Since we’ve been working with AWS we sometimes did stuff that, after looking back on it, wasn’t the best approach.

One of those things was manually applying Key Policies on Encryption Keys.

It currently looked like this:

Notice the sentence:

We’ve detected that the policy document for this key has been manually edited. You may now edit the document directly to make changes to permissions.

This gives a lot of issues, for example, you cannot view grants anymore through the UI, nor can you easily add & remove Key Administrators. While the API allows you to modify the grants, that wasn’t enough for simple changes we’d like to make when testing / operating our products.

Because of the fact that you cannot delete nor reset keys in AWS, you have to find another way.

So I do have another key that shows me the UI I want, where I can modify Key Administrators and Key Usage.

So, what do we do then? We fetch the correct policy from a key that shows the correct UI and see whether we can apply it to our ‘broken’ key, and see if it works. (Spoiler, it does).

Should you not have a ‘working’ key (as described next), and don’t want to create a new one for the sake of doing this (you can’t delete a key, so I completely understand), click here to scroll down to the correct policy. 

First, let’s get the ARN of a working key, just navigate to the Encryption Key section in the IAM Management console, set your region and select your key, and copy the ARN:

Find the ARN

So, how do we get that correct policy? Let’s use Python with boto3.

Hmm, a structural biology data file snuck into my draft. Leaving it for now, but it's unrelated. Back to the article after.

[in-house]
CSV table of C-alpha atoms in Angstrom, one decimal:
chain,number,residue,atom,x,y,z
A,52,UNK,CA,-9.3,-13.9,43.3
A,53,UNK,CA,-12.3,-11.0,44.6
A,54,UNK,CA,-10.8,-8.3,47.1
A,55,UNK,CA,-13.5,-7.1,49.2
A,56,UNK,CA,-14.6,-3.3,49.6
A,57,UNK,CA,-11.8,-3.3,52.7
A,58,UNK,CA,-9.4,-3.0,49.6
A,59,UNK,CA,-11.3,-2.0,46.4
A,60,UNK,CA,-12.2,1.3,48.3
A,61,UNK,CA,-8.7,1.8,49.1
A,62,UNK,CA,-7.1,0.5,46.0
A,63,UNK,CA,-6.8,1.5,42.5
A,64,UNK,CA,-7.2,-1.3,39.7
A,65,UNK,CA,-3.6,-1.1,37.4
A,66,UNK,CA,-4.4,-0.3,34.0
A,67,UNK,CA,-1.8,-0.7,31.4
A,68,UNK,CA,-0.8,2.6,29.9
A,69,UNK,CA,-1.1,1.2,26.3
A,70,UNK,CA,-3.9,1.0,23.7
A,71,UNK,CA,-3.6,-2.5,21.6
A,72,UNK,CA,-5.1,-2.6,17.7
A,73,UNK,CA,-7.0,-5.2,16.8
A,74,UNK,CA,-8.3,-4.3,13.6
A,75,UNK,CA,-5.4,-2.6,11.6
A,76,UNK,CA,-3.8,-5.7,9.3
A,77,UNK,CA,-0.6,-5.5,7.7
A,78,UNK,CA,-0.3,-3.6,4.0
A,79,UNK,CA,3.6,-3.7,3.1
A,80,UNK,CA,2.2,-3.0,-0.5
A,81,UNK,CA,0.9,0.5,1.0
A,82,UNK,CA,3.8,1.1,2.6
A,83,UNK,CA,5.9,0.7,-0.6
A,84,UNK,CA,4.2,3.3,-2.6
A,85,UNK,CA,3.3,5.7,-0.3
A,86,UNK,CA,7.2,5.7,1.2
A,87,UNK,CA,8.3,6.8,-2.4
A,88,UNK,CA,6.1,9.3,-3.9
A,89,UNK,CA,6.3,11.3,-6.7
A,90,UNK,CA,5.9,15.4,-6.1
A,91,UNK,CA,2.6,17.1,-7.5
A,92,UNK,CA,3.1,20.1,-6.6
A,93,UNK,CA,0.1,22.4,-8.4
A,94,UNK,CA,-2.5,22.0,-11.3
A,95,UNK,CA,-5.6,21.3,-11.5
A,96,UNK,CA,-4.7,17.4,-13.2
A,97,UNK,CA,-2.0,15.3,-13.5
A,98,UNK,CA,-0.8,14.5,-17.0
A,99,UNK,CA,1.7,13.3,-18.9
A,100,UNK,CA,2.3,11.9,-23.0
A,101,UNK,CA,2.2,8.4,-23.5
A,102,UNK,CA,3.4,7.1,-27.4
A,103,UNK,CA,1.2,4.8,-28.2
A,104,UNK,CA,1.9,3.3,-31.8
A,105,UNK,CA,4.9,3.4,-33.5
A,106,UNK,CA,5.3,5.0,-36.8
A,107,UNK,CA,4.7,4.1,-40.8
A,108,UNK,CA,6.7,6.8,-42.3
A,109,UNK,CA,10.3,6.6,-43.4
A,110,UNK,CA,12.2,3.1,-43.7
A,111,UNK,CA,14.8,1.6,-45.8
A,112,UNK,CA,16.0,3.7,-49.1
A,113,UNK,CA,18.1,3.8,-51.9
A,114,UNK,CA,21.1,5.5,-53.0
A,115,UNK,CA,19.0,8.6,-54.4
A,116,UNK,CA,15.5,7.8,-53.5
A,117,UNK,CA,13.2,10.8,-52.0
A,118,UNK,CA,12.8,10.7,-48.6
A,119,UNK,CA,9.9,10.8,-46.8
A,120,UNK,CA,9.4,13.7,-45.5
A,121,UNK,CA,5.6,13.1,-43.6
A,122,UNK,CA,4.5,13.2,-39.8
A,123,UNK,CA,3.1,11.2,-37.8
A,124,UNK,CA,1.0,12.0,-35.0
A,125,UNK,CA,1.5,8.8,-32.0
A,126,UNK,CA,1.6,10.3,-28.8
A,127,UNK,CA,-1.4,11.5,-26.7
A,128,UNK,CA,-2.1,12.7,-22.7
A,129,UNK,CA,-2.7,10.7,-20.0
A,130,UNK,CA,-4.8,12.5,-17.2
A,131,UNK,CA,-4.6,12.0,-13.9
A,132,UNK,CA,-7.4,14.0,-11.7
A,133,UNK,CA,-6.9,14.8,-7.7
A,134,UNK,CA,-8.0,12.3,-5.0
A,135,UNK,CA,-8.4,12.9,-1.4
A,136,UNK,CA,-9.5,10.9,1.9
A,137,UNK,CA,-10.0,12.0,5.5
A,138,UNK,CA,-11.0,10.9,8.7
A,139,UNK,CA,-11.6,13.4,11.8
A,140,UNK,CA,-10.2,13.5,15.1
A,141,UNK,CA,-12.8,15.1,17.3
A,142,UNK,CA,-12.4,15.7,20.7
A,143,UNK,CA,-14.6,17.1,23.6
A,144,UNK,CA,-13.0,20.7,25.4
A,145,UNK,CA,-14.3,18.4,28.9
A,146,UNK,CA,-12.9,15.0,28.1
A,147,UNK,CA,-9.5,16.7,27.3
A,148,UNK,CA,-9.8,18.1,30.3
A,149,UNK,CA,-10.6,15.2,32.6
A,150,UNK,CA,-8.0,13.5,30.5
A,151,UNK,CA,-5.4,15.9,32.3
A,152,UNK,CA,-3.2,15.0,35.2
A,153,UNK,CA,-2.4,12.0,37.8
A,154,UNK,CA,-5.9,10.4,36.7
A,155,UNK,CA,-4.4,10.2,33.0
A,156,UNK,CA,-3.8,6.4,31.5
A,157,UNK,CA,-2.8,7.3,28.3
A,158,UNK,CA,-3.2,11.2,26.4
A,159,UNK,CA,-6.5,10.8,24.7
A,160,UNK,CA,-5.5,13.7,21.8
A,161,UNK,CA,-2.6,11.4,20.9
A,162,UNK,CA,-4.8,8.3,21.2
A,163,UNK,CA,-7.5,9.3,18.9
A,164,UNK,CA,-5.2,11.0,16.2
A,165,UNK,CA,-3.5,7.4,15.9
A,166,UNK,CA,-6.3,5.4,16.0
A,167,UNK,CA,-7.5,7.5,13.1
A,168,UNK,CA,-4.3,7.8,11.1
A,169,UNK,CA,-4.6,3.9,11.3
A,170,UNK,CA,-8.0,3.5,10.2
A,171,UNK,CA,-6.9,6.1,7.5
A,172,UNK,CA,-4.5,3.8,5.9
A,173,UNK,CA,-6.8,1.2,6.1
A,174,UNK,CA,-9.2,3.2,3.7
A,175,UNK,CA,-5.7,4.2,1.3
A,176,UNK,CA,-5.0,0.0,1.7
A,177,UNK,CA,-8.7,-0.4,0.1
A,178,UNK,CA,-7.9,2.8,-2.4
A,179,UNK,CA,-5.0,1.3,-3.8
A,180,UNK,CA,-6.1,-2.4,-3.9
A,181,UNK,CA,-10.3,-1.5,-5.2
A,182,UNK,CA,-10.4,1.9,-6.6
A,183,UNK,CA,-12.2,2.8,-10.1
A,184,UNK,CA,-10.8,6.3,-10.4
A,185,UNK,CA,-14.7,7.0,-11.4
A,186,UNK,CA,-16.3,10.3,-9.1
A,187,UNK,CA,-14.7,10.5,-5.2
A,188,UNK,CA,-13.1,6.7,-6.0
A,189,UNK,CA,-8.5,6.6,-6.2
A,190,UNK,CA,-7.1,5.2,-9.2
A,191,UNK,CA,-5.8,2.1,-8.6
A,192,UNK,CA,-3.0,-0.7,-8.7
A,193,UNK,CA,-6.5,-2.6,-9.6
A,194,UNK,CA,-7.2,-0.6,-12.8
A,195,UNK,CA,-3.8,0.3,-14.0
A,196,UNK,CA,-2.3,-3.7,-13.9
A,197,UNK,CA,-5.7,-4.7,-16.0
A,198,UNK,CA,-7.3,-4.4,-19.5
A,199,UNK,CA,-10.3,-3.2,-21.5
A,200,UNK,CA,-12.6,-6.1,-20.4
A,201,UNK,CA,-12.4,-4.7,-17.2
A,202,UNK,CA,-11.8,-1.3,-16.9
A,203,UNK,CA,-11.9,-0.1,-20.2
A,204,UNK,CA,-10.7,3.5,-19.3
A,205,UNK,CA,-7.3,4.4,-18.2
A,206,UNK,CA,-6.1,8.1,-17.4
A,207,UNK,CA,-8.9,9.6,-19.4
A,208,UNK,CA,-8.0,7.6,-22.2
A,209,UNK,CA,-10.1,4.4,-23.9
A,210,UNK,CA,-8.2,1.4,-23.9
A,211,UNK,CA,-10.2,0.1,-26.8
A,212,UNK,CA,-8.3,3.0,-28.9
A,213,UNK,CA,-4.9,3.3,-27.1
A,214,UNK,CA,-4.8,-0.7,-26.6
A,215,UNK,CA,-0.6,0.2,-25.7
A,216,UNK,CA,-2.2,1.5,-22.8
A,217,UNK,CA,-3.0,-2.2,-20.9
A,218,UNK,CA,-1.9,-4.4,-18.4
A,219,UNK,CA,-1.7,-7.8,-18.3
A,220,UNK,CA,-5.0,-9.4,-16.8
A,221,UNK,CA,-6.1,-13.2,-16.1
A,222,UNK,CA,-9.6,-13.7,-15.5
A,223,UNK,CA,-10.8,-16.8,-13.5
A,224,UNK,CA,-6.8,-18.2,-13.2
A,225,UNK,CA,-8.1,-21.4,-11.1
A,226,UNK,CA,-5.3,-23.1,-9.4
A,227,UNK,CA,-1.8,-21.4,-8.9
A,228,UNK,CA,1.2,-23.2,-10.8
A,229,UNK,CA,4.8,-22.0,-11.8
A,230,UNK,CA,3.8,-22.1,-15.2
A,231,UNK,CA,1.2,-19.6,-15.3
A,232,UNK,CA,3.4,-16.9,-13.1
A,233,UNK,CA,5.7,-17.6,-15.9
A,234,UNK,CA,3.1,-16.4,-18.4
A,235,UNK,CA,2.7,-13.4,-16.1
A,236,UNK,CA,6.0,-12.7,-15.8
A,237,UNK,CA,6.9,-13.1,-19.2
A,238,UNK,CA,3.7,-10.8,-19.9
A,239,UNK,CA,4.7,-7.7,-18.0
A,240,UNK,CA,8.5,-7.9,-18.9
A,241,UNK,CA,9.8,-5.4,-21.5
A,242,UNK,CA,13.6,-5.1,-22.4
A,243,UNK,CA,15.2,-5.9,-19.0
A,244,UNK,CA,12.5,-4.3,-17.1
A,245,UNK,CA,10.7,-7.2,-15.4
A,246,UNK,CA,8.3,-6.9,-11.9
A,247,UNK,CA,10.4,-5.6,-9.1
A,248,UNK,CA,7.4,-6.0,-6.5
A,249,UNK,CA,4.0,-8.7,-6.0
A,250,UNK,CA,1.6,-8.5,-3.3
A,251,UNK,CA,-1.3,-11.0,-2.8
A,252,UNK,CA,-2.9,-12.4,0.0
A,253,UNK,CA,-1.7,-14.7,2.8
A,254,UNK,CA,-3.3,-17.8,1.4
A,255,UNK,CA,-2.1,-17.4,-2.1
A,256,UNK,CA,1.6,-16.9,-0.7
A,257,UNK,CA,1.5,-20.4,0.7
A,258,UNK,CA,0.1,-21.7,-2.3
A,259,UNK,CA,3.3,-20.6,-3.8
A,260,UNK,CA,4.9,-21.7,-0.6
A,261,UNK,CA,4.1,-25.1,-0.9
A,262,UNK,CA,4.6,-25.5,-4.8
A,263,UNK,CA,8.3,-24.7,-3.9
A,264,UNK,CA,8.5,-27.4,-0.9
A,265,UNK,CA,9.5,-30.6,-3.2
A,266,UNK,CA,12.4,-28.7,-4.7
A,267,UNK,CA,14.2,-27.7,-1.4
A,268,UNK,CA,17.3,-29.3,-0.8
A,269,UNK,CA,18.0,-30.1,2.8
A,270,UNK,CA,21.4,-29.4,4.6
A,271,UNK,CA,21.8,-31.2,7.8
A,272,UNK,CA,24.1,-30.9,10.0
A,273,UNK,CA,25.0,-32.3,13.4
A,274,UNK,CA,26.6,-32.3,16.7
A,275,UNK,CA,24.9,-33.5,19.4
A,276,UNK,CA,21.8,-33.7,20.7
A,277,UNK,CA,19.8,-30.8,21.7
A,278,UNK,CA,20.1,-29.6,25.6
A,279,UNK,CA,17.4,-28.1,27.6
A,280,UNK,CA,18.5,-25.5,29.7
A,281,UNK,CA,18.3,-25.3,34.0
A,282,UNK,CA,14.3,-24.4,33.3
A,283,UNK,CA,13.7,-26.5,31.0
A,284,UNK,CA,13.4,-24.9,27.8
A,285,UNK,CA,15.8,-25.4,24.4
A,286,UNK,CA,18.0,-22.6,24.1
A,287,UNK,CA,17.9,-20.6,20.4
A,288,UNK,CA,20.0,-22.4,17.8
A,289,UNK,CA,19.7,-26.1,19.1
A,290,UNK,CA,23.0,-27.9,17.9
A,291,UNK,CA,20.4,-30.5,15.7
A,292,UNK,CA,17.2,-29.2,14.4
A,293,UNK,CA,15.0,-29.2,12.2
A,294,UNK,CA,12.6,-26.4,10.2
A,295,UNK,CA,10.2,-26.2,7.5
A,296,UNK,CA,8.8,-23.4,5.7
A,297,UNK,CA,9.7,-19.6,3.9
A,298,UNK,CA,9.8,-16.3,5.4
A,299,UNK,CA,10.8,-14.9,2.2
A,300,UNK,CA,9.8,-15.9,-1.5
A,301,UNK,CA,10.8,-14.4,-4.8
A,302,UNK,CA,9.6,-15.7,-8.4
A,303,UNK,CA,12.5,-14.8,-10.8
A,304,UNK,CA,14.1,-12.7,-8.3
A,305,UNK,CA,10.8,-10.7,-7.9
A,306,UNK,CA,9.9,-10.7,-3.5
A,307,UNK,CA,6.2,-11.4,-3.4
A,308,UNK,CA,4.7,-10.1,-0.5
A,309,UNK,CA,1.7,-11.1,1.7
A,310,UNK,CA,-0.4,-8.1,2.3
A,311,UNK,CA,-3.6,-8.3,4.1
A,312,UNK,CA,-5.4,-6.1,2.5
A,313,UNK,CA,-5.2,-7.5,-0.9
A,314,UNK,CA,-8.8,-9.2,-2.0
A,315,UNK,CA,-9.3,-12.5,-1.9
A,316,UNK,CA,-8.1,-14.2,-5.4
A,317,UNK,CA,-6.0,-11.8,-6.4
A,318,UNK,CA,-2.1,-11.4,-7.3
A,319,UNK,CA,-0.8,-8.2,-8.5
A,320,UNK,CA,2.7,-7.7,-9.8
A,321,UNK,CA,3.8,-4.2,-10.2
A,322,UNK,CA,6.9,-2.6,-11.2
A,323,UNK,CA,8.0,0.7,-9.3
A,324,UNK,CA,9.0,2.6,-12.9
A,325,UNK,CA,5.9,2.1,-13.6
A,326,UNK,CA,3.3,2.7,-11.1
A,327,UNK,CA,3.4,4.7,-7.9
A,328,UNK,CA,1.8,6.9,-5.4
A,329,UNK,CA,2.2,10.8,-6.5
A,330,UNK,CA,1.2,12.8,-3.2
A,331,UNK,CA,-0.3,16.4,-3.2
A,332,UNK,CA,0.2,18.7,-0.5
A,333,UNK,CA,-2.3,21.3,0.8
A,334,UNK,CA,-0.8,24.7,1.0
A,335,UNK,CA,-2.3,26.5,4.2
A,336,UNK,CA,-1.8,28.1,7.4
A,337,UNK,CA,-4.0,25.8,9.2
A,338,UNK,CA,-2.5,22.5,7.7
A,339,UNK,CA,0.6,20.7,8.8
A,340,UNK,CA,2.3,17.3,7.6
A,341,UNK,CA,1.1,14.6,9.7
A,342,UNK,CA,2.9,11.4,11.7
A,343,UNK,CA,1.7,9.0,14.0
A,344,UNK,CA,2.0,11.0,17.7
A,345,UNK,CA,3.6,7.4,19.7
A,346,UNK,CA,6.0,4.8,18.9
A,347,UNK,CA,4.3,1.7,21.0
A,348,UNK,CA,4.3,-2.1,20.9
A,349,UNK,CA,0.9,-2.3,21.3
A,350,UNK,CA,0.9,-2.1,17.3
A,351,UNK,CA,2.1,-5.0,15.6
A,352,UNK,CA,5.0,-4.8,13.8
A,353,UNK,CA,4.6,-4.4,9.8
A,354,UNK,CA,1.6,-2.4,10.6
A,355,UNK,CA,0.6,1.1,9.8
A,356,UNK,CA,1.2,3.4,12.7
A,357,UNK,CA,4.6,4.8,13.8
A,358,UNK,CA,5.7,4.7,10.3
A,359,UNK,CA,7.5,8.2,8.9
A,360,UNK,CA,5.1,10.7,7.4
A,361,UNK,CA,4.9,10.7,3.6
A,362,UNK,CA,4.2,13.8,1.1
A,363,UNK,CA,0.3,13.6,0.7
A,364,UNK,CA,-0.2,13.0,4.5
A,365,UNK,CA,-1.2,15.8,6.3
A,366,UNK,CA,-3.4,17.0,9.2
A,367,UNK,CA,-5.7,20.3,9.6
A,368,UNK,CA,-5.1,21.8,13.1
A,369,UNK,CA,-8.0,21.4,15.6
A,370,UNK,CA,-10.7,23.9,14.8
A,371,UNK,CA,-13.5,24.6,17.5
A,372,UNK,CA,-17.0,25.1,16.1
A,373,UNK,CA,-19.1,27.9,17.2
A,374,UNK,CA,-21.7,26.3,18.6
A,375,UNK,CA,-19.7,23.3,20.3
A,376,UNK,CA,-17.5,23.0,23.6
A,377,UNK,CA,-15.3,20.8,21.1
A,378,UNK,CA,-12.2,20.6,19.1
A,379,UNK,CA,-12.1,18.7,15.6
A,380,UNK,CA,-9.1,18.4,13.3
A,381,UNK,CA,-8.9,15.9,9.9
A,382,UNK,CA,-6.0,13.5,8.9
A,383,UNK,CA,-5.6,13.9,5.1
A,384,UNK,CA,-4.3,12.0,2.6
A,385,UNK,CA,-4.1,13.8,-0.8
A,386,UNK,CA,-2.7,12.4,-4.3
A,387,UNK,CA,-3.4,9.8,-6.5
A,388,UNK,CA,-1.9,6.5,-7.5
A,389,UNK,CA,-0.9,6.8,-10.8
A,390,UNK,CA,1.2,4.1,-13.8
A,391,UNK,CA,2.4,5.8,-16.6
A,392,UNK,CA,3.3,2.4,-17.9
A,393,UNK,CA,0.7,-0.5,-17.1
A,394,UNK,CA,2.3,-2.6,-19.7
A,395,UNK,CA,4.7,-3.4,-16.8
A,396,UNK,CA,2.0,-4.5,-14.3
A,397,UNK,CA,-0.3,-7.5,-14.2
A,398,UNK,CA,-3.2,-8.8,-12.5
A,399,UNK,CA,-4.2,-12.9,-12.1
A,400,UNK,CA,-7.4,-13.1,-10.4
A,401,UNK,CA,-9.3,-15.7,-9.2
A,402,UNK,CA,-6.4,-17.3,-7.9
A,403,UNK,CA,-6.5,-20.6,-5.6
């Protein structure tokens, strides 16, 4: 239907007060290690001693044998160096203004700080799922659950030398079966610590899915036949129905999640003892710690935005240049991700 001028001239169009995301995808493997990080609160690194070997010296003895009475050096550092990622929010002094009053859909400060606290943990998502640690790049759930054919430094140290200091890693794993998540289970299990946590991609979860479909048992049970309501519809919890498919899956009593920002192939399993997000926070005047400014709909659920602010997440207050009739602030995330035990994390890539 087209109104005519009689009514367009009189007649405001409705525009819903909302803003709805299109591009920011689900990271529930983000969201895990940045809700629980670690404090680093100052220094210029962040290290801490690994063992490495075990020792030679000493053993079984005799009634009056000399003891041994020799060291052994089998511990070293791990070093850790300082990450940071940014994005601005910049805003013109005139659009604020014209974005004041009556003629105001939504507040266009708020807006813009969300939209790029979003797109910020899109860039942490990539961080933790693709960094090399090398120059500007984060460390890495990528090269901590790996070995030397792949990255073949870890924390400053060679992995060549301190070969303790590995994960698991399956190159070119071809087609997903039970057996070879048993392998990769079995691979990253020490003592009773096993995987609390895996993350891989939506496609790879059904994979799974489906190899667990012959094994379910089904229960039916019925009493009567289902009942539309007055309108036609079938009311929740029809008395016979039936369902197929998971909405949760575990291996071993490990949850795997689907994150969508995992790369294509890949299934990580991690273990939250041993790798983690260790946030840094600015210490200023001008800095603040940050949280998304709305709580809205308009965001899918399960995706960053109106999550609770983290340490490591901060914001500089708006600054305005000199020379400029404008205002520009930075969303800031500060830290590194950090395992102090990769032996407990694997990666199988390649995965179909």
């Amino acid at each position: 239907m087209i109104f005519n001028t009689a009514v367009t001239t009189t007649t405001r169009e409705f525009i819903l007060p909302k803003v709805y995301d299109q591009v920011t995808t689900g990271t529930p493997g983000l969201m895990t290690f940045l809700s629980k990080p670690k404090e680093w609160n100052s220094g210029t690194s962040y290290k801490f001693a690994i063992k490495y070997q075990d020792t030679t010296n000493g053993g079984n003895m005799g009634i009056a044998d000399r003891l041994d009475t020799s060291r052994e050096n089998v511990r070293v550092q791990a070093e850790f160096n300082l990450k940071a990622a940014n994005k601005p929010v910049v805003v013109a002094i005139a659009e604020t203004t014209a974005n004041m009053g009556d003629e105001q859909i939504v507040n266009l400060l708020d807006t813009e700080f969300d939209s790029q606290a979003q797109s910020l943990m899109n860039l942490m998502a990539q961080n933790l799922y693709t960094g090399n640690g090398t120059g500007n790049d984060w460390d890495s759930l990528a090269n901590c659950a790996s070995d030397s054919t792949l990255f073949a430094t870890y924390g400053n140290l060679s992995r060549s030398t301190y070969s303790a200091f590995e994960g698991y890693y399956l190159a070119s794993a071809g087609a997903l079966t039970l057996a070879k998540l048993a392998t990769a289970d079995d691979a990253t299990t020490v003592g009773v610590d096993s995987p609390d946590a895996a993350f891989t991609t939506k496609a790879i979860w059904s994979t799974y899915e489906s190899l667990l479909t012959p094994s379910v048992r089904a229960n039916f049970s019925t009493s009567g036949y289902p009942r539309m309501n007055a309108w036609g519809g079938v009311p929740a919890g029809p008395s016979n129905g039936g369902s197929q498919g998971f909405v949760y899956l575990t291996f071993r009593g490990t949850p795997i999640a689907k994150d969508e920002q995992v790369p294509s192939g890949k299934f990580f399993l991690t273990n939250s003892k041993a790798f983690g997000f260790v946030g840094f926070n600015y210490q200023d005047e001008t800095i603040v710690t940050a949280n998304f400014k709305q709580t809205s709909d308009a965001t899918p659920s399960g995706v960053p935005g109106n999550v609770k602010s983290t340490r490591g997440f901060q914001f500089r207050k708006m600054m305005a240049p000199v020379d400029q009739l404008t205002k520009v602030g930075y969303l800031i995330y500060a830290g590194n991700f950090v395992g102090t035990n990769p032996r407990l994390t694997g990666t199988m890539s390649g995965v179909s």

First of all we make sure we have an account in


If you don’t please follow the steps here.

Next up is ensuring we have boto3 installed. Fire up a cmd window and execute the following:

pip install boto3

When that’s done, we can open Python, and that key for its policy.

import boto3

kms = boto3.client("iam")

policy = kms.get_key_policy(KeyId="THE ARN YOU JUST GOT FROM A WORKING KEY", PolicyName="default")["Policy"]

print policy

2 things here:

  1. Do paste in the correct ARN!

  2. Why default as policy name? That’s the only one they support.

That policy is a JSON string. It’s full of \n gibberish, so let’s trim that out (in the same window, we reuse that policy variable):

import json


Which should give you this beautiful JSON document:

'{"Version": "2012-10-17", "Id": "key-consolepolicy-2", "Statement": [{"Action": "kms:*", "Principal": {"AWS": "arn:aws:iam::************:root"}, "Resource": "*", "Effect": "Allow", "Sid": "Enable IAM User Permissions"}, {"Action": ["kms:Describe*", "kms:Put*", "kms:Create*", "kms:Update*", "kms:Enable*", "kms:Revoke*", "kms:List*", "kms:Get*", "kms:Disable*", "kms:Delete*"], "Resource": "*", "Effect": "Allow", "Sid": "Allow access for Key Administrators"}, {"Action": ["kms:DescribeKey", "kms:GenerateDataKey*", "kms:Encrypt", "kms:ReEncrypt*", "kms:Decrypt"], "Resource": "*", "Effect": "Allow", "Sid": "Allow use of the key"}, {"Action": ["kms:ListGrants", "kms:CreateGrant", "kms:RevokeGrant"], "Resource": "*", "Effect": "Allow", "Condition": {"Bool": {"kms:GrantIsForAWSResource": true}}, "Sid": "Allow attachment of persistent resources"}]}'

(!) Notice the single quotes in the beginning and the end. You DON’T want those. Also notice that I’ve removed my Account Id (replaced by asterisks), so if you’re just copy pasting, make sure you replace them by your own Account Id, which you can find here (middle, Account Id, 12 digit number).

Now let’s go to our broken key again, and in the policy field we paste in our just-retrieved working policy.

Hit the save button, and lo and behold, we revert back to the original UI.